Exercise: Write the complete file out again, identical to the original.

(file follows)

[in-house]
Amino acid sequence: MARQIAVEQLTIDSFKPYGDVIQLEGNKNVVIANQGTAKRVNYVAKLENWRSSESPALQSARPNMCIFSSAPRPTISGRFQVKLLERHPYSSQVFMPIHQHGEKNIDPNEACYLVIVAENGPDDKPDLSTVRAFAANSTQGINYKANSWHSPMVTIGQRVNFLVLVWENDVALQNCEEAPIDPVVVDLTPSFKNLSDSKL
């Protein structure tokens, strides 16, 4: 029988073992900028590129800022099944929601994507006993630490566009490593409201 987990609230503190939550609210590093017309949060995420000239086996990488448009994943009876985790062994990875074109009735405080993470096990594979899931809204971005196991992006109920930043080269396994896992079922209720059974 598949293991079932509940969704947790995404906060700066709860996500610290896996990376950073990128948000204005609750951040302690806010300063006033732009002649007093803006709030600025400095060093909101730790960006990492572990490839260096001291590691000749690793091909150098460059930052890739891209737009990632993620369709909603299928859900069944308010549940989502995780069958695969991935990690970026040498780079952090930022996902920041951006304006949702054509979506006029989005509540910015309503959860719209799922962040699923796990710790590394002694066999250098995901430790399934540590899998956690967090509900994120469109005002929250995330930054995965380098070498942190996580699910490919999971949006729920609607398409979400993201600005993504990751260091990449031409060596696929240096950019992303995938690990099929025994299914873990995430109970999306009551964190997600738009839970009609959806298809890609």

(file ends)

[in-house]
Amino acid sequence: MARQIAVEQLTIDSFKPYGDVIQLEGNKNVVIANQGTAKRVNYVAKLENWRSSESPALQSARPNMCIFSSAPRPTISGRFQVKLLERHPYSSQVFMPIHQHGEKNIDPNEACYLVIVAENGPDDKPDLSTVRAFAANSTQGINYKANSWHSPMVTIGQRVNFLVLVWENDVALQNCEEAPIDPVVVDLTPSFKNLSDSKL
């Protein structure tokens, strides 16, 4: 029988073992900028590129800022099944929601994507006993630490566009490593409201 987990609230503190939550609210590093017309949060995420000239086996990488448009994943009876985790062994990875074109009735405080993470096990594979899931809204971005196991992006109920930043080269396994896992079922209720059974 598949293991079932509940969704947790995404906060700066709860996500610290896996990376950073990128948000204005609750951040302690806010300063006033732009002649007093803006709030600025400095060093909101730790960006990492572990490839260096001291590691000749690793091909150098460059930052890739891209737009990632993620369709909603299928859900069944308010549940989502995780069958695969991935990690970026040498780079952090930022996902920041951006304006949702054509979506006029989005509540910015309503959860719209799922962040699923796990710790590394002694066999250098995901430790399934540590899998956690967090509900994120469109005002929250995330930054995965380098070498942190996580699910490919999971949006729920609607398409979400993201600005993504990751260091990449031409060596696929240096950019992303995938690990099929025994299914873990995430109970999306009551964190997600738009839970009609959806298809890609």